My family is not a gardening family. For years my mother and I tried to plant vegetables in our yard, dreaming optimistically of running out and picking something for supper and cooking it mere minutes after it left the garden.
Even when we managed to keep the plants fertilized and weeded (and I admit that we seldom did!) the results were dire. Bugs and rabbits consumed more produce than we did, and our vegetables came up spare and blemished when they came up at all.
There are some people who are destined to buy their food. I am one of them.
I still manage to eat fresh fruit and vegetables throughout the growing season by belonging to a CSA and frequenting local farmstands and farmers markets. On Friday, however, I discovered one edible plant I have NO TROUBLE growing.
David Rich, the neighbor who cuts my lawn, finished the first mowing of the year and appeared at my door. “I left you the dandelions by your herb bed,” he said. “I thought you might want to eat the greens.”
I was perplexed. I don’t hate dandelions the way some people do, and I certainly wouldn’t poison the grass to get rid of them. It had never occurred to me to eat them, however. Still, I’m always ready to try something new. And goodness only knows I had plenty of dandelions with which to experiment.
Dave suggested cutting the greens carefully with scissors to minimize the grass I would pick with them. (I still ended up with some grass, but I managed to separate it out while soaking the greens.)
He told me that he and his wife Sally like to cook the greens as they do spinach, by steaming them and adding just a bit of butter.
My favorite way of cooking spinach (aside from making it into a salad) is to sauté it with a little olive oil and garlic so I opted for that method.
When I looked up eating dandelion greens on the internet, I saw a recipe for dandelion-green salad with walnut oil. Since I had some walnut oil in the house (I have been using it for salad dressing lately), I decided to add a bit to my cooked greens. I didn’t use it to cook them since walnut oil has a low smoking point.
If I had had some walnuts to toast, I would have popped them on top, but I am out of walnuts.
Even without the walnuts, my neighbors the Gillans (who helped taste) and I agreed that the dish was delectable. The greens had a hint of bitterness, but the walnut oil smoothed it out.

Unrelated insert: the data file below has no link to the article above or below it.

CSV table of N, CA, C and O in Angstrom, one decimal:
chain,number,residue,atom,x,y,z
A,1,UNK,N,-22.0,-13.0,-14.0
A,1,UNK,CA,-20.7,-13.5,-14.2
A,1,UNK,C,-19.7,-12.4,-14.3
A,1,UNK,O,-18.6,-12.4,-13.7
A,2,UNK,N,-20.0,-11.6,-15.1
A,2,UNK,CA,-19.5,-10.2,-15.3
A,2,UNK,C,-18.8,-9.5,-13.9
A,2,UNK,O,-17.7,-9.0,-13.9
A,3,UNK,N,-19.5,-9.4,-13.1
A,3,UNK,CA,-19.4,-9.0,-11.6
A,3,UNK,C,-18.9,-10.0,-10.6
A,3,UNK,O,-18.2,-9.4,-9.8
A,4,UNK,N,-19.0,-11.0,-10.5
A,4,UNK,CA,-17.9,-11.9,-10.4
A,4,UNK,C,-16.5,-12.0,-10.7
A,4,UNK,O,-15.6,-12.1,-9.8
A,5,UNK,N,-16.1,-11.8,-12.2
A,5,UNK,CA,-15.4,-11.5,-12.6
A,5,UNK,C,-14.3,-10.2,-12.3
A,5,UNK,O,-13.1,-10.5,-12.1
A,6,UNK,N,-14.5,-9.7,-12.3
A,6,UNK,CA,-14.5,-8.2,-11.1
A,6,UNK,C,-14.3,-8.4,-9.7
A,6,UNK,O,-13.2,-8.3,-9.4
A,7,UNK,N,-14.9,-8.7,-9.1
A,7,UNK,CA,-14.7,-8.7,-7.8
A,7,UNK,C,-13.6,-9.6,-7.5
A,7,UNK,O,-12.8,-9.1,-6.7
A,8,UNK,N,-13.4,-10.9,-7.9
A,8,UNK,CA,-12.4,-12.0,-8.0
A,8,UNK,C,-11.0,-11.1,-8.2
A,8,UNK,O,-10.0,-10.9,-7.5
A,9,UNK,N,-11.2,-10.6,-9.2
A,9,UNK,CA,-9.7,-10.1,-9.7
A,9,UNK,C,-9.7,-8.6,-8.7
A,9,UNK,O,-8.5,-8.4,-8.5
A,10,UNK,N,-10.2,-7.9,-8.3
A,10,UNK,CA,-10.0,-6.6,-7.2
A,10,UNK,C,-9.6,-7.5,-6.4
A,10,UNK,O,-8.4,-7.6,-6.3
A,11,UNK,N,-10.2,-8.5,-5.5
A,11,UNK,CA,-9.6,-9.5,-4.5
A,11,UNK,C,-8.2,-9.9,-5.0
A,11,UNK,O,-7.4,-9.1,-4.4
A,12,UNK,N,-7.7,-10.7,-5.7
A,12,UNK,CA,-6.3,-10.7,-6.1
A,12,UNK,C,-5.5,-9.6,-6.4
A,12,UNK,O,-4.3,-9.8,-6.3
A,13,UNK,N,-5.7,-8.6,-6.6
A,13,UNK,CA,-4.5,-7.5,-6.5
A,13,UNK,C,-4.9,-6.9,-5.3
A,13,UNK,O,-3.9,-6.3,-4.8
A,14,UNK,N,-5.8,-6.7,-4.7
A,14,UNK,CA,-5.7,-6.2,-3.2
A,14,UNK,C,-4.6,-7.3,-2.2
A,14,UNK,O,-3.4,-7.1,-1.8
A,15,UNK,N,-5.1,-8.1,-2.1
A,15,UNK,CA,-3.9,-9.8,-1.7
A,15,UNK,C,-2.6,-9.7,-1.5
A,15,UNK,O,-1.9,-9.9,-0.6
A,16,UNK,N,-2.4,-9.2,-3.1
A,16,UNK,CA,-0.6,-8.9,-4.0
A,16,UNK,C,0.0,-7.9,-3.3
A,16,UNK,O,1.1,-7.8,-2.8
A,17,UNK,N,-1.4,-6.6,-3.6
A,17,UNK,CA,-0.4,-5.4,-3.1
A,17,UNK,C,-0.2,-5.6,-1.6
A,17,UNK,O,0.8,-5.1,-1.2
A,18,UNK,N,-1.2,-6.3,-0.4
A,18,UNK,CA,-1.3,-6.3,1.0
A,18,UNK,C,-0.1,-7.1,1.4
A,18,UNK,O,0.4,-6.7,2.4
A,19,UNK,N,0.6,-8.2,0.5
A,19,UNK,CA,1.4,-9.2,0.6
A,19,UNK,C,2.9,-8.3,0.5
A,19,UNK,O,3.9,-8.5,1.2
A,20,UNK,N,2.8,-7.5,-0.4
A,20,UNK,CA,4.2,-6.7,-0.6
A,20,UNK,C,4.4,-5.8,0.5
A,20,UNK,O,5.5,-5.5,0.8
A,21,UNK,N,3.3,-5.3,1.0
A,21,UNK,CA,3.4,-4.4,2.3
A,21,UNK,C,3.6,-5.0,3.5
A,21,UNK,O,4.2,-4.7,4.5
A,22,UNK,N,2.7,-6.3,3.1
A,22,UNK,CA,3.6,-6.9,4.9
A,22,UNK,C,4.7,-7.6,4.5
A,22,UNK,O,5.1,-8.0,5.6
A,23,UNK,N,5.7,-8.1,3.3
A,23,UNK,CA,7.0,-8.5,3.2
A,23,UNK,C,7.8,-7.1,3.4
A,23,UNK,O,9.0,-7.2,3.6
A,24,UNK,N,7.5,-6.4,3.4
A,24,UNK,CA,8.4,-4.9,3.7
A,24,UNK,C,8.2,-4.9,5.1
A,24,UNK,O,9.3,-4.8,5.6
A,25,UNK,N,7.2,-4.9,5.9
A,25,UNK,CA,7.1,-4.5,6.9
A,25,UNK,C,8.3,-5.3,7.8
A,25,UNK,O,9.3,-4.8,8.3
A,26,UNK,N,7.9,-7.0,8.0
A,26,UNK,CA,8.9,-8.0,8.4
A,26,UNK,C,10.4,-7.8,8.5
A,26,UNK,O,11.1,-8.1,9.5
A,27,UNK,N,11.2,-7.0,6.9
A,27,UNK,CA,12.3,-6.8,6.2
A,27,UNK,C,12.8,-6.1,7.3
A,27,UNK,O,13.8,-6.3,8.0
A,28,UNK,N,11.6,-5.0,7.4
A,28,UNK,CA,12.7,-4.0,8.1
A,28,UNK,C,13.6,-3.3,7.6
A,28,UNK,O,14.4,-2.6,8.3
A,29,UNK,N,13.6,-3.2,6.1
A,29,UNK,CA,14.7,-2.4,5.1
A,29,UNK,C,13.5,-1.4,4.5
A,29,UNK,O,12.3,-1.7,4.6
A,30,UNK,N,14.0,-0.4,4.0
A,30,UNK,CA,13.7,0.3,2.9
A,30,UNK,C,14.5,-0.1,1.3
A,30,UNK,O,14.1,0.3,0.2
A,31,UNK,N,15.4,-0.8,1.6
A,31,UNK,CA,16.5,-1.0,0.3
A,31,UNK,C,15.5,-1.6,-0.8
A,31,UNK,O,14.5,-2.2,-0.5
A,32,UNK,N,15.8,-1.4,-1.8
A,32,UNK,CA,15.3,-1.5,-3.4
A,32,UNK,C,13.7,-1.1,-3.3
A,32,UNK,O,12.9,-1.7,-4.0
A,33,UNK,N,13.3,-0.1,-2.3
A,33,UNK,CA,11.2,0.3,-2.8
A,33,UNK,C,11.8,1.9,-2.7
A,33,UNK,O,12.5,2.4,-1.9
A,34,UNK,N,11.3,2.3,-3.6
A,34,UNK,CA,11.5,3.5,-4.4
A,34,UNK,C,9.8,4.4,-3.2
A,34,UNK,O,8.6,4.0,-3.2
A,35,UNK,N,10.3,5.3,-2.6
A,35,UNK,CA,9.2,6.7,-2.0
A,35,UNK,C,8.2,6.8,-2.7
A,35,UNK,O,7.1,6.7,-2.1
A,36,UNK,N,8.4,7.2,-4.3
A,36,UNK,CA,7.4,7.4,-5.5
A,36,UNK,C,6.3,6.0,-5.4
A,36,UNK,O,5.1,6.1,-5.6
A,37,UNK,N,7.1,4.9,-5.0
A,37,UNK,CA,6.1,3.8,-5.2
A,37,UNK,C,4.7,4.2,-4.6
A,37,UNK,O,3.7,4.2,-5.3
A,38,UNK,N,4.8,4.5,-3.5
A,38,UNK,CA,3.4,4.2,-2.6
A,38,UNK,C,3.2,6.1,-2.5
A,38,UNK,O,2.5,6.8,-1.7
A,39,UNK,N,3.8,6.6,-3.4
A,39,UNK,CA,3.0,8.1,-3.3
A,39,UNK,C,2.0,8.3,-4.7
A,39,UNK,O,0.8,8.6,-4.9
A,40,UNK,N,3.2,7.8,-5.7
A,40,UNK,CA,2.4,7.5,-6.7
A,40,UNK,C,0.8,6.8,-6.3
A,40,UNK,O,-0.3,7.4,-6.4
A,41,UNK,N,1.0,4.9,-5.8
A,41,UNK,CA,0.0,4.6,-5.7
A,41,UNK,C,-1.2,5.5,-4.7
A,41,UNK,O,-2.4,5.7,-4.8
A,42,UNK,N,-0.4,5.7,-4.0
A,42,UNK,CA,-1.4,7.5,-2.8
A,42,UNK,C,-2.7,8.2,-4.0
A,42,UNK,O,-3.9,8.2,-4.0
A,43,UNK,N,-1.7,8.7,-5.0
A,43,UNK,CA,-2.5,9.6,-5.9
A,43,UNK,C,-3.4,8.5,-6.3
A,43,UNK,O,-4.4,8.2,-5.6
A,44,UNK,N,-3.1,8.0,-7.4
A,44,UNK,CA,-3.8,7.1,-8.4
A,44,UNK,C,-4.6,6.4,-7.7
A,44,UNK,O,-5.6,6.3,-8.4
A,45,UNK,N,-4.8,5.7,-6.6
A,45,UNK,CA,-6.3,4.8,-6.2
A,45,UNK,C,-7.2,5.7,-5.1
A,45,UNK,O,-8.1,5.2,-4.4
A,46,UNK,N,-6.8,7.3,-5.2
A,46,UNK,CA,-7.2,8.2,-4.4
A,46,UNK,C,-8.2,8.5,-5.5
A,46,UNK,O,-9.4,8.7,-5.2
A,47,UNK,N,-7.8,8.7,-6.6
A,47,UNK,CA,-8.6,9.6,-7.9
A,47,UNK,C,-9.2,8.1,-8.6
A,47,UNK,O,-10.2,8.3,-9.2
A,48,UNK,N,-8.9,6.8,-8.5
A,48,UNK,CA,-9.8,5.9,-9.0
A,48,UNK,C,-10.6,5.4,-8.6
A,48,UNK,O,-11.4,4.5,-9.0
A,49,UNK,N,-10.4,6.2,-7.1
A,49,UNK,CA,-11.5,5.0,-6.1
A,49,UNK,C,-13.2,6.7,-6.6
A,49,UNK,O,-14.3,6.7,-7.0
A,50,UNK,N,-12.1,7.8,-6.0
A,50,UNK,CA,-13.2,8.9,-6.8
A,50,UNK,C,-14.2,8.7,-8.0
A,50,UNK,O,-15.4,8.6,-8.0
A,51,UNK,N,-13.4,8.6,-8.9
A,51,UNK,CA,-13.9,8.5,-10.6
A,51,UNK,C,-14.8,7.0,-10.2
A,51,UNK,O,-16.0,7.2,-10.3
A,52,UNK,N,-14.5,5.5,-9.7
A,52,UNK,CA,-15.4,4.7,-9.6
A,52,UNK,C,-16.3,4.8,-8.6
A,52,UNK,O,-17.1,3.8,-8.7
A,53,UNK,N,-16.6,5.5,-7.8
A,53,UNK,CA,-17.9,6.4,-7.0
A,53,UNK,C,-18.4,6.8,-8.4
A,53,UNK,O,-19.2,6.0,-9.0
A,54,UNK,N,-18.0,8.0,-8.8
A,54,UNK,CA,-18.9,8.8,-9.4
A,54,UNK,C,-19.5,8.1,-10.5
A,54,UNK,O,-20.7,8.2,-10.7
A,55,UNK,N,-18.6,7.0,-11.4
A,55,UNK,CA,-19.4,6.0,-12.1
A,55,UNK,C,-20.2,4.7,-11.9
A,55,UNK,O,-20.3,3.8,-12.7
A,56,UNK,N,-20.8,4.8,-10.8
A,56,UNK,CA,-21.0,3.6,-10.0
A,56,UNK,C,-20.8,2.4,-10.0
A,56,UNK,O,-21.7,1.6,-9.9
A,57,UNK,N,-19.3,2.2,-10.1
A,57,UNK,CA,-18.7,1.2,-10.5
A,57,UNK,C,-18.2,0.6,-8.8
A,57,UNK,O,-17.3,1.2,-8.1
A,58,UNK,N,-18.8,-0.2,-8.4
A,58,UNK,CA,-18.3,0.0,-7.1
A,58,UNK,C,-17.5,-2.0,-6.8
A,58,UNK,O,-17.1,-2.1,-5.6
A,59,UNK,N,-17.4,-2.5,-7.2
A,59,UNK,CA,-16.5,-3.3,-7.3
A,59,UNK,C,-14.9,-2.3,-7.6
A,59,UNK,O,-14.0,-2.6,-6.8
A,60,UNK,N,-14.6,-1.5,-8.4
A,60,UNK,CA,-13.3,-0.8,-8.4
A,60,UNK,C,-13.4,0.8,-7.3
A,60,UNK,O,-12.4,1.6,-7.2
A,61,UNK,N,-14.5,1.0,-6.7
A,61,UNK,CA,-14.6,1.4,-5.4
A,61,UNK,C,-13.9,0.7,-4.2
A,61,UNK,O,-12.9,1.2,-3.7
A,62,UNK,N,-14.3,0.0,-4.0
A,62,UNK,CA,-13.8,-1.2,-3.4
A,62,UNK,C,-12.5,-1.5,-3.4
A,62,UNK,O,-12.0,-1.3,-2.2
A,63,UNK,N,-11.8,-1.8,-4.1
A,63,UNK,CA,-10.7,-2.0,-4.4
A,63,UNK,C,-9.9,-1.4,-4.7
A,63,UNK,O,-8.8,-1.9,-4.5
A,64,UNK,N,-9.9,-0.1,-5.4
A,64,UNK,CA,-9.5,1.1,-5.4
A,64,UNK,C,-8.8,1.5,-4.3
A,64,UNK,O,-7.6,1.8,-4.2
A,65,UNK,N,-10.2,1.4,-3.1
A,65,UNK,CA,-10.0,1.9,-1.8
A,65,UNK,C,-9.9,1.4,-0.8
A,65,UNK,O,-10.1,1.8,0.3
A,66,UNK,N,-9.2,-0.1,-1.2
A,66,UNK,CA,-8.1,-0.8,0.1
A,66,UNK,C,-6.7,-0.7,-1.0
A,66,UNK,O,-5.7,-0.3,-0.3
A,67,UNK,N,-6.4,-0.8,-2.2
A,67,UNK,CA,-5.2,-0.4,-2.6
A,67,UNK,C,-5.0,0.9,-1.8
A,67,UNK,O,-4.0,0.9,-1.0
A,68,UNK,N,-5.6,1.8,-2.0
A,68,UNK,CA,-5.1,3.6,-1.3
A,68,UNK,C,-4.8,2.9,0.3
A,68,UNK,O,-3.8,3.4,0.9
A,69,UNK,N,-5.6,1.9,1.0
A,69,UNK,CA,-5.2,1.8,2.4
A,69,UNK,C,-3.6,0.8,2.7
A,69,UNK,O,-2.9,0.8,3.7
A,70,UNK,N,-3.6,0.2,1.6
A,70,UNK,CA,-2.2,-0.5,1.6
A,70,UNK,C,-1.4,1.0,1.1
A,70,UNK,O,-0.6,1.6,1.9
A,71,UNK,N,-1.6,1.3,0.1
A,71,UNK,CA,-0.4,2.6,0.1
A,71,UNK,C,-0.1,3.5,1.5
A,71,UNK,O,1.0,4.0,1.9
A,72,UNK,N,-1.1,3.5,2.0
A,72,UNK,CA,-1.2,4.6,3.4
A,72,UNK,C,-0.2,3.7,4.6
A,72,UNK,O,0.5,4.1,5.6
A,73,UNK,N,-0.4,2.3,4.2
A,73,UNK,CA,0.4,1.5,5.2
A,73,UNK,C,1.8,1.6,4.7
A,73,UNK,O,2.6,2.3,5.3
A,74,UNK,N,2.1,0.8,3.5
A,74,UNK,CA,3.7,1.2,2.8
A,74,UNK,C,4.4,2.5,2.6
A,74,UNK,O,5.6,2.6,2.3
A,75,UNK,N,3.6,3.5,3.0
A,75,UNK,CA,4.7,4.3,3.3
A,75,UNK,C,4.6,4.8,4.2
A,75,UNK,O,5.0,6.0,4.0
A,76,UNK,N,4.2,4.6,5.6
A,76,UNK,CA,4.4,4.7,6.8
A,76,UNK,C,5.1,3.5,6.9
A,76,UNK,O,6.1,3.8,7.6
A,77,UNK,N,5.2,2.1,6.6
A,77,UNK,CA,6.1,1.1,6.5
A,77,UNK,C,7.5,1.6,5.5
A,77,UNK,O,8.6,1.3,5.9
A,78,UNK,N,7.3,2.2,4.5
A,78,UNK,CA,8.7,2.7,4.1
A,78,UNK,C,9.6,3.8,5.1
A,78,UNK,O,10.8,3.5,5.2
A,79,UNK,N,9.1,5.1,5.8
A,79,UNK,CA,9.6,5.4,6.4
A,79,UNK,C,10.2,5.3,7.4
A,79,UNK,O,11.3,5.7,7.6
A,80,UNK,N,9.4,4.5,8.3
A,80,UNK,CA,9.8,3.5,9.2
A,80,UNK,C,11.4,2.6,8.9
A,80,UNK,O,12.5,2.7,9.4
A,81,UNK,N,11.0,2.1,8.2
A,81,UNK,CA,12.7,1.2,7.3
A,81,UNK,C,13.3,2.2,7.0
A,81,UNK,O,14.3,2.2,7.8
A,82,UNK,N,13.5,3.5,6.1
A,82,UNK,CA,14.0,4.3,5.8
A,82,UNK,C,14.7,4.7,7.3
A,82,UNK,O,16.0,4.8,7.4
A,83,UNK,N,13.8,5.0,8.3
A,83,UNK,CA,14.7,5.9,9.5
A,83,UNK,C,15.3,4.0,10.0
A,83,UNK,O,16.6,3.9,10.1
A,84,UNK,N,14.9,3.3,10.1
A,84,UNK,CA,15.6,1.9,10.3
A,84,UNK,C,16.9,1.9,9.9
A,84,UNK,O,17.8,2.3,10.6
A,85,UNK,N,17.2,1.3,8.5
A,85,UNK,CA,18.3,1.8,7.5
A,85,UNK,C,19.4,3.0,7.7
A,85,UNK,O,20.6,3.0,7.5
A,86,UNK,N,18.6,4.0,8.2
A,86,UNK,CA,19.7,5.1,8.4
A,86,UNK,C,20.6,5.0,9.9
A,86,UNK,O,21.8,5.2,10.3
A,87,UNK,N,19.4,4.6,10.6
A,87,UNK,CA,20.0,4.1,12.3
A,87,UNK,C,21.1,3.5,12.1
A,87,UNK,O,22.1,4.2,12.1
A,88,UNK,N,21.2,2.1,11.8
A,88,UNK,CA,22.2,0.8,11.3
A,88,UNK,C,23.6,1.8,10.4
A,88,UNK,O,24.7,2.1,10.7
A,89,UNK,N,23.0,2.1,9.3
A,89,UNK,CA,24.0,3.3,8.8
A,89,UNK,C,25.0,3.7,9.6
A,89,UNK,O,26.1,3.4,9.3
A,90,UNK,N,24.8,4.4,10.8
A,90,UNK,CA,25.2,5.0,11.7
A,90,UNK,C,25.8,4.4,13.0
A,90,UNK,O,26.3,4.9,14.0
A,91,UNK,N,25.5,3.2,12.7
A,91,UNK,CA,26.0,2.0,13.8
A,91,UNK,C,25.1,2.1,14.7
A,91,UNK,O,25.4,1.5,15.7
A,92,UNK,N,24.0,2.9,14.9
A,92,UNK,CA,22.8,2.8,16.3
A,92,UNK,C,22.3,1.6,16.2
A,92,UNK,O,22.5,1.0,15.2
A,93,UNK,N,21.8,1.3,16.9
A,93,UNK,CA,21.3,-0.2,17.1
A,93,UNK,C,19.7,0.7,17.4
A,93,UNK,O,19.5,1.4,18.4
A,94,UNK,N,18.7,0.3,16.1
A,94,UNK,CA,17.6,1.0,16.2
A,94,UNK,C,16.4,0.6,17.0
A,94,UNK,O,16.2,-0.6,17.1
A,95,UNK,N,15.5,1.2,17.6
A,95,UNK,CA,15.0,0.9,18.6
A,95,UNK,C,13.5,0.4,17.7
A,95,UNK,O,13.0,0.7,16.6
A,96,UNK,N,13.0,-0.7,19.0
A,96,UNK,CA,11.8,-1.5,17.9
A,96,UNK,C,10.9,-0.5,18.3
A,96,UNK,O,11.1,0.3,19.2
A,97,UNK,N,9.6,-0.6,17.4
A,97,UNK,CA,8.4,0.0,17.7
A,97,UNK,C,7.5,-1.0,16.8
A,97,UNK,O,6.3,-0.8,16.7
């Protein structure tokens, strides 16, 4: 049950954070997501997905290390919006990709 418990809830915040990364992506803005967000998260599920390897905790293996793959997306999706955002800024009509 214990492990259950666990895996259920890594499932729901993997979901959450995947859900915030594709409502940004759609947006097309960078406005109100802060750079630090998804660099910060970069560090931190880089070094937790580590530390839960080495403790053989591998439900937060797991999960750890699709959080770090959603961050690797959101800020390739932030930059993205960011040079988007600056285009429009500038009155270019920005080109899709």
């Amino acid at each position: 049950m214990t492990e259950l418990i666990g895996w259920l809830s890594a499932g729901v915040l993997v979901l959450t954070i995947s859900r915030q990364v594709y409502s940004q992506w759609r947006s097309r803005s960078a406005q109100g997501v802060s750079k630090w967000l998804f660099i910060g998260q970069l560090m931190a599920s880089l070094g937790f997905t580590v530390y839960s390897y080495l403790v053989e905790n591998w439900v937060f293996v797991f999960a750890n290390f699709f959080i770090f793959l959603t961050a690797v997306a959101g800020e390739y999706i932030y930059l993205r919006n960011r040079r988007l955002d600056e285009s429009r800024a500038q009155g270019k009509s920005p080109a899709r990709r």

My dandelions are flowering fast, but I’m sure I’ll get in another cooking session before they get too old. Meanwhile, I am happy to have found that I have a knack for growing SOMETHING I can eat—and something I can feel virtuous eating: dandelion greens are chock full of vitamins and minerals.
1 large bunch dandelion greens (cut when they are young and tender, BEFORE the flowers come out)
a small amount of olive oil (start with 1 to 2 teaspoons and add a little more if needed)
1 clove garlic, cut into very thin strips
salt to taste
a good dollop of walnut oil
a few toasted walnuts (optional)
Soak the greens in cold water for a few minutes. While they are soaking remove any grass stalks that are attached to them. Place them in a colander to drain, but do not shake them dry; they should still be slightly damp when you cook them.
In a 12-inch sauté pan warm the olive oil over medium-high heat. Sauté the garlic pieces until they begin to turn golden brown.
Toss in the greens (they will sizzle a little because they are wet). Sauté them with the garlic just until they wilt. This is a rapid process.
Toss on salt to taste. Transfer the vegetables to a medium bowl, and add the walnut oil. Toss. Serve immediately, garnishing with the walnuts if you have them.
Serves 1 to 2.
P.S. Food enthusiasts in the Pioneer Valley may be interested in the area’s first-ever Dishcrawl, an evening of exploring dishes from a variety of local restaurants. The Dishcrawl will take place next Tuesday, May 21, in Northampton and is being organized by Jennifer Iannaconi, an artist (and art and food lover) who hopes that the next Dishcrawl will cover my own Franklin County as well. The event will introduce diners to four separate restaurants (presumably with different courses!) and costs $45. The identities of the restaurants are shrouded in mystery, but Northampton has some fabulous eateries so it promises to be a delicious evening. For more information, click here.